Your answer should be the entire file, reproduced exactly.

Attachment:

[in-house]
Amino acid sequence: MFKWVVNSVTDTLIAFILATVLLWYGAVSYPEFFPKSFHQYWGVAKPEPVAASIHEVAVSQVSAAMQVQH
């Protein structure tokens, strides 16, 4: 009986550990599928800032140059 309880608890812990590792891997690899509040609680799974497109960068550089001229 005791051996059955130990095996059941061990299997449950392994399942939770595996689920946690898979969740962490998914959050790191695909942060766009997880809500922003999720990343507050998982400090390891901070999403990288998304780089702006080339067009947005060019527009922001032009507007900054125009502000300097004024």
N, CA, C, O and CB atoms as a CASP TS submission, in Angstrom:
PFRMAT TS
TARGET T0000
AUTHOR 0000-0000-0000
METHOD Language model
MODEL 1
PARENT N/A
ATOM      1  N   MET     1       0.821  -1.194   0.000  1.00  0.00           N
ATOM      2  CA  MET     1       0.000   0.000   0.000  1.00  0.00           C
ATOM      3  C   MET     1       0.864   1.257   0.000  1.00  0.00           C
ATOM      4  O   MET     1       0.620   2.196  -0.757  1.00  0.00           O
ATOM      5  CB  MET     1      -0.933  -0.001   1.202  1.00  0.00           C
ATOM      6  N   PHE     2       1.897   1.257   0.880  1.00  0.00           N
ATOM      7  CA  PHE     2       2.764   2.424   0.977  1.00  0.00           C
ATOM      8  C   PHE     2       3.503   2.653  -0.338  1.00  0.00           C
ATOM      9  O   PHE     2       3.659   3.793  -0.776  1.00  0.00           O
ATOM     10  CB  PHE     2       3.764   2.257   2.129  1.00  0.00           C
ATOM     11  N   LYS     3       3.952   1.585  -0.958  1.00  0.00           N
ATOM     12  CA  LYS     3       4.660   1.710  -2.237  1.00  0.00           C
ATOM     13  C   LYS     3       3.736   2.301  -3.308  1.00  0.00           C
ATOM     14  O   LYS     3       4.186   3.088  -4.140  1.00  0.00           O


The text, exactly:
[in-house]
Amino acid sequence: MFKWVVNSVTDTLIAFILATVLLWYGAVSYPEFFPKSFHQYWGVAKPEPVAASIHEVAVSQVSAAMQVQH
């Protein structure tokens, strides 16, 4: 009986550990599928800032140059 309880608890812990590792891997690899509040609680799974497109960068550089001229 005791051996059955130990095996059941061990299997449950392994399942939770595996689920946690898979969740962490998914959050790191695909942060766009997880809500922003999720990343507050998982400090390891901070999403990288998304780089702006080339067009947005060019527009922001032009507007900054125009502000300097004024």
N, CA, C, O and CB atoms as a CASP TS submission, in Angstrom:
PFRMAT TS
TARGET T0000
AUTHOR 0000-0000-0000
METHOD Language model
MODEL 1
PARENT N/A
ATOM      1  N   MET     1       0.821  -1.194   0.000  1.00  0.00           N
ATOM      2  CA  MET     1       0.000   0.000   0.000  1.00  0.00           C
ATOM      3  C   MET     1       0.864   1.257   0.000  1.00  0.00           C
ATOM      4  O   MET     1       0.620   2.196  -0.757  1.00  0.00           O
ATOM      5  CB  MET     1      -0.933  -0.001   1.202  1.00  0.00           C
ATOM      6  N   PHE     2       1.897   1.257   0.880  1.00  0.00           N
ATOM      7  CA  PHE     2       2.764   2.424   0.977  1.00  0.00           C
ATOM      8  C   PHE     2       3.503   2.653  -0.338  1.00  0.00           C
ATOM      9  O   PHE     2       3.659   3.793  -0.776  1.00  0.00           O
ATOM     10  CB  PHE     2       3.764   2.257   2.129  1.00  0.00           C
ATOM     11  N   LYS     3       3.952   1.585  -0.958  1.00  0.00           N
ATOM     12  CA  LYS     3       4.660   1.710  -2.237  1.00  0.00           C
ATOM     13  C   LYS     3       3.736   2.301  -3.308  1.00  0.00           C
ATOM     14  O   LYS     3       4.186   3.088  -4.140  1.00  0.00           O